- The Council maintains a basic record of the location and type of the highway surface water drainage asset that it has responsibility for on a mapping system. This system provides the location of gullies (strategic and non-strategic) and extents / quantities of letts and ditches to be cleansed and maintained within the adopted highway. Currently, there is also no definitive record or data base to identify the location and extent of buried highway surface water drainage pipework for which the Council is responsible.
- In order to reduce the incidents of road flooding the Council undertakes annual proactive maintenance of all highway gullies, letts and ditches on its local highway network or in such other locations as fall within its responsibility as landowner in various areas of the County. The Council also maintains certain soakaways, ponds and culverts on adopted highway and other land where there is relevant agreements in place for such work.
- Furthermore and wherever necessary, the Council undertakes investigation, cleansing, maintenance, remedial and improvement works to all its highway surface water drainage assets on an ad hoc basis when a problem is reported to resolve any identified highway drainage or flooding issues on any part of the Council's adopted highway network. Wherever practicable the Council will endeavour to resolve drainage problems reported as soon as practicable in order to avoid inconvenience to road users and local residents.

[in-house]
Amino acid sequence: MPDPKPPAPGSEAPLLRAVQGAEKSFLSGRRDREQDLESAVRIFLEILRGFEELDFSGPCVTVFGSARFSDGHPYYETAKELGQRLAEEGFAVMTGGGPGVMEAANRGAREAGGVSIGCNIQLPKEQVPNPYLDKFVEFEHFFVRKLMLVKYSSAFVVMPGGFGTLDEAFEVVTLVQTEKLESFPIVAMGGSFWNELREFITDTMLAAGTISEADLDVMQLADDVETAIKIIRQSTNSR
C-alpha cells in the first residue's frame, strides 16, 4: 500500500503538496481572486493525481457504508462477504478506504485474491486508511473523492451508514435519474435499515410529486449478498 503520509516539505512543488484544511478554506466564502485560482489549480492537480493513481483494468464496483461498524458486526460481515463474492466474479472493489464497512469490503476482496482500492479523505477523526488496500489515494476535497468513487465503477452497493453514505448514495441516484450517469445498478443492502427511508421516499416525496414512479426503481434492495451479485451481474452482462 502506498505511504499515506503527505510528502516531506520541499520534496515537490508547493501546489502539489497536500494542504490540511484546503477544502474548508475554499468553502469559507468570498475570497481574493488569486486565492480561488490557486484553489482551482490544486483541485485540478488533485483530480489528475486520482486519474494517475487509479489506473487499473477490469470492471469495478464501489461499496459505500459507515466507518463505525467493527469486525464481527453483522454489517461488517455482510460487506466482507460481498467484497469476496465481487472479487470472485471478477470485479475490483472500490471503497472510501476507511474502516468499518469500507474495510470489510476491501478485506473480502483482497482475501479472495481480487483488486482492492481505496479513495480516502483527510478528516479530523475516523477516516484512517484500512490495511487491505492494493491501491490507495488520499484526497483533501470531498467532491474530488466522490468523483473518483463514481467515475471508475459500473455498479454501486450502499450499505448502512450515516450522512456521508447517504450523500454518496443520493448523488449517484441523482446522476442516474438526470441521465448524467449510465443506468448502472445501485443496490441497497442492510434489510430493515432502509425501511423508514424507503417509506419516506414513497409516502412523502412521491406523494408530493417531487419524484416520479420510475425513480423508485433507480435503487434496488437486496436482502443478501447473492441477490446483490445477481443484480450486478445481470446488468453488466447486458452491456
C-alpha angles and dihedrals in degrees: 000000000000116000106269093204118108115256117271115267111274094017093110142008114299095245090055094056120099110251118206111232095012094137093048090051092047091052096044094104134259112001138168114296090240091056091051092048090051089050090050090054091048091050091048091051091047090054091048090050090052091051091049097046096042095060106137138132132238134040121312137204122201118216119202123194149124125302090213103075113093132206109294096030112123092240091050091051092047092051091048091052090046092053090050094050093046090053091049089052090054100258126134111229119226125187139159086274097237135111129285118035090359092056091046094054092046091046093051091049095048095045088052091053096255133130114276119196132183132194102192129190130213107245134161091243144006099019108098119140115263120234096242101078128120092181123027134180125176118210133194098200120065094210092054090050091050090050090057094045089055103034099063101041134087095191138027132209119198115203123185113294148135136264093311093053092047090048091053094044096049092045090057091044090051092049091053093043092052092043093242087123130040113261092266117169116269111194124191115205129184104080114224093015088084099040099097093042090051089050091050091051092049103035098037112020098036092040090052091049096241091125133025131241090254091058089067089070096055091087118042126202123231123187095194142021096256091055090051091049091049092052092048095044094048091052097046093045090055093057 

- Landowners are normally responsible for the maintenance and upkeep of existing ditches on private land, even if they drain to adjacent land or there is a proportion of highway surface water involved. Landowners are responsible for carrying out regular inspections and cleansing works to prevent major problems developing, including ensuring that ditch depths are maintained and that headwalls, grilles and catch pits are cleaned and maintained in good condition.
- Where landowners fail to maintain drains (ditch, gutter, watercourse, soak-away, culvert, tunnel and pipe ditches etc.) that they are responsible for and which subsequently causes water to discharge or flood onto the adjoining highway, the Council has specific powers under Section 100 of the Highways Act 1980 to serve notice on the landowner to correct such an occurrence or for the Council to take action to prevent such occurrence in the ways set out below and to recover costs of doing so: